Ad nauseam we have been assured that celibacy does not cause clerical child abuse – but what caused the cover up by bishops everywhere, which empowered abusers and protracted this disease for centuries? When and why did it become standard procedure for the hierarchical church to ignore what Jesus had said should happen to those who caused children to stumble (Matt 18:6) – and to hide, systematically, the fact that the ordained could ever do this?

Did the rule of celibacy and the elevation of celibate clergy as exemplary models of Christ truly have nothing to do with the intensification of the practice of secrecy since the Protestant Reformation of the 1500s, and especially from c. 1869 – as outlined by Tom Doyle in his brief history of this issue?

Given that Rome has not ever offered even a hint of interest in discovering the roots of this malignant secrecy, the onus must surely rest with the hierarchical church to prove that this had nothing to do with the preservation of the myth of a celibate clergy.

The obvious block on the disclosure of the full historical record, at the highest level, is a barrier to belief that living survivors will ever see a full reckoning. Those at the local level who don’t control access to the full historical record can speak of a reckoning easily enough, as another pious thought –  just something for the historians of the 2100s to get into.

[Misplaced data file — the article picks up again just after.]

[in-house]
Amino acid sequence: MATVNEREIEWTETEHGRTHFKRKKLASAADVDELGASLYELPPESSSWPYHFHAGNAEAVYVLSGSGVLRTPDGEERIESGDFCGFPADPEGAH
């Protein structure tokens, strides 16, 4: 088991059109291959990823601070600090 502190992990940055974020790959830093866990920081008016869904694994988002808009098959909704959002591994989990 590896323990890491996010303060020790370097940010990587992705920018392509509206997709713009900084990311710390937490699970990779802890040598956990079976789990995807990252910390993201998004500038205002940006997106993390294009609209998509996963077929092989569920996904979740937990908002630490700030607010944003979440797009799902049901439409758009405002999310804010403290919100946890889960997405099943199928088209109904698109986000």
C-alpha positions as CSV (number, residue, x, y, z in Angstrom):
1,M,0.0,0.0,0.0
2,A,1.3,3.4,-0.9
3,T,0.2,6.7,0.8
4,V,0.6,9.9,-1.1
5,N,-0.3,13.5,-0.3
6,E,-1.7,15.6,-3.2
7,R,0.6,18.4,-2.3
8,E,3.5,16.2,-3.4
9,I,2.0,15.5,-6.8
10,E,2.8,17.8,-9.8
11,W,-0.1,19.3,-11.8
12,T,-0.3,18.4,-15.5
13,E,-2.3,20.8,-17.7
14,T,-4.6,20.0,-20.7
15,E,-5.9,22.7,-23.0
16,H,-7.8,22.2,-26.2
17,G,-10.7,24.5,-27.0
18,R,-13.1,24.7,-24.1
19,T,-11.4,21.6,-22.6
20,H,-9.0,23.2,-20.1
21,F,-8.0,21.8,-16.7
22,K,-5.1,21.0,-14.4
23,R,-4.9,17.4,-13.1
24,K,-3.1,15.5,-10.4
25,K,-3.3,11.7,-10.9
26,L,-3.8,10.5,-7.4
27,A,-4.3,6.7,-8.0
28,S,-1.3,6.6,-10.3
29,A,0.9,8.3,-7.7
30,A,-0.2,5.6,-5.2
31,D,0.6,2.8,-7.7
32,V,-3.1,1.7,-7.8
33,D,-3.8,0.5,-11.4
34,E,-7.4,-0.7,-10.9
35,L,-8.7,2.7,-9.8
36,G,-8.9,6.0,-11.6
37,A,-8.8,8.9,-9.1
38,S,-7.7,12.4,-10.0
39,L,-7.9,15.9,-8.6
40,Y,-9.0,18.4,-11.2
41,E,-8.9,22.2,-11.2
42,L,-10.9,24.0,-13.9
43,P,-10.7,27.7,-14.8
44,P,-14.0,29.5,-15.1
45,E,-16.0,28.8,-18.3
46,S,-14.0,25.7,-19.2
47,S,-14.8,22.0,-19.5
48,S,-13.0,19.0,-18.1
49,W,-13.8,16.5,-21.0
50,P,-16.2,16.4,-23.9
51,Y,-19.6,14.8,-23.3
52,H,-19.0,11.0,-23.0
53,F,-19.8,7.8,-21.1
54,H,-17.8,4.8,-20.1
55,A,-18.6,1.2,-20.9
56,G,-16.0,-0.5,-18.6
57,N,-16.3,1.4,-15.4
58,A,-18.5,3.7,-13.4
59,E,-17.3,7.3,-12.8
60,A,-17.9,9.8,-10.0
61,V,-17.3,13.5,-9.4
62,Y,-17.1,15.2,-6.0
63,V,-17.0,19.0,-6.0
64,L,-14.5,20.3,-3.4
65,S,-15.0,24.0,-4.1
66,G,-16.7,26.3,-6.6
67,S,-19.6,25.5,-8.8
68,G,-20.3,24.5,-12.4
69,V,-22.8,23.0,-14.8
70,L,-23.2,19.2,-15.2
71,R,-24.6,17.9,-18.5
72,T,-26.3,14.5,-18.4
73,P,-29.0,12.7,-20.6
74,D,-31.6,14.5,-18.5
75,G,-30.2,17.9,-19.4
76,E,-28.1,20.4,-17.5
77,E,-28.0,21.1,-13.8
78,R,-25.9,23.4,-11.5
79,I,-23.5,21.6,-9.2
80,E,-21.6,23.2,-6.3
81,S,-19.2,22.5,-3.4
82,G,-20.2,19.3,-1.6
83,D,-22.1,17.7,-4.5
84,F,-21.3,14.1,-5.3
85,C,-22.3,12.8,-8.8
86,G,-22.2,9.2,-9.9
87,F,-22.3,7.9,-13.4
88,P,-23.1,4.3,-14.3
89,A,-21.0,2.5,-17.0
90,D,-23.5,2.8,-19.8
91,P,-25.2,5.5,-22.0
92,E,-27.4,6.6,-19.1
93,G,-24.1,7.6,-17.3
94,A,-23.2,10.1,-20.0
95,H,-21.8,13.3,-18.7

Given the imbalance between the Irish hierarchy and the sufferers of abuse, the former can defer to the notion of a ‘reckoning’, while knowing full well that in their own time everything is being done at the centre to block all means of getting there.

So if Irish bishops are serious about a full reckoning, will they now call for a full disclosure of the historical origins of the greatest mistake ever made by church servants – the hiding of a phenomenon that has plagued the church for centuries and will continue to paralyse it until the mistake of secrecy is traced to its poisonous source?

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The Gospel as a Takedown of Celebrity

Mind you tell no one anything! said Jesus to the man he had just cured of leprosy in the very first chapter of the Gospel of Mark. (Mark 1: 44)

Repeated many times in this Gospel, this warning by Jesus has puzzled commentators for centuries. As Jesus had already begun his public ministry at the river Jordan, and already signed up the earliest apostles for his mission of declaring the Kingdom of God, why did he then repeatedly warn against what our world calls ‘publicity’?

Almost always the explanation given by scripture commentators is that it wasn’t yet time for him to be ‘raised up’ on the cross in Jerusalem, to become celebrated by the sensation of his Resurrection within three days.

It follows that the glorious culmination of the Christian story is almost always misunderstood as a return of the visible individual person, Jesus Christ. Until then, despite the power of the Holy Spirit, it seems we must think there is something profoundly lacking on earth – because the King of Kings is not here, visibly, to take charge.